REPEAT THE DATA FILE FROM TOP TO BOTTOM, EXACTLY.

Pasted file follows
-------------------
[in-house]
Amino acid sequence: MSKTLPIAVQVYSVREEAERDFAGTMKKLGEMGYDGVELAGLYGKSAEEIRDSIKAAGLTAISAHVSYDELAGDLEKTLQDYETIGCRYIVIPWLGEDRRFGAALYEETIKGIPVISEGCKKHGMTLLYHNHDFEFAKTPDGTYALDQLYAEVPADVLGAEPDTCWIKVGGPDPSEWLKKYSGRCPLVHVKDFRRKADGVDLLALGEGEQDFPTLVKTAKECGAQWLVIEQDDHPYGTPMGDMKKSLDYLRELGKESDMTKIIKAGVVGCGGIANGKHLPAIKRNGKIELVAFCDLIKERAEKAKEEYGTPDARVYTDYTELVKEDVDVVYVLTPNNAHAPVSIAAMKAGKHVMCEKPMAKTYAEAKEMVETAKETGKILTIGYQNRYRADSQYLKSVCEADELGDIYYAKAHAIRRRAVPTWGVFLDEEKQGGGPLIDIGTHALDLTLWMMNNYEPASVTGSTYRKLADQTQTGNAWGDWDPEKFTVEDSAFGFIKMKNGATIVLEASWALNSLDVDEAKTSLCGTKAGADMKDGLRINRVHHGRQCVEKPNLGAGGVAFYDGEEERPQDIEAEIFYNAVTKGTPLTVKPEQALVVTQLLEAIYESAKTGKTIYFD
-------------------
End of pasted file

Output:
[in-house]
Amino acid sequence: MSKTLPIAVQVYSVREEAERDFAGTMKKLGEMGYDGVELAGLYGKSAEEIRDSIKAAGLTAISAHVSYDELAGDLEKTLQDYETIGCRYIVIPWLGEDRRFGAALYEETIKGIPVISEGCKKHGMTLLYHNHDFEFAKTPDGTYALDQLYAEVPADVLGAEPDTCWIKVGGPDPSEWLKKYSGRCPLVHVKDFRRKADGVDLLALGEGEQDFPTLVKTAKECGAQWLVIEQDDHPYGTPMGDMKKSLDYLRELGKESDMTKIIKAGVVGCGGIANGKHLPAIKRNGKIELVAFCDLIKERAEKAKEEYGTPDARVYTDYTELVKEDVDVVYVLTPNNAHAPVSIAAMKAGKHVMCEKPMAKTYAEAKEMVETAKETGKILTIGYQNRYRADSQYLKSVCEADELGDIYYAKAHAIRRRAVPTWGVFLDEEKQGGGPLIDIGTHALDLTLWMMNNYEPASVTGSTYRKLADQTQTGNAWGDWDPEKFTVEDSAFGFIKMKNGATIVLEASWALNSLDVDEAKTSLCGTKAGADMKDGLRINRVHHGRQCVEKPNLGAGGVAFYDGEEERPQDIEAEIFYNAVTKGTPLTVKPEQALVVTQLLEAIYESAKTGKTIYFD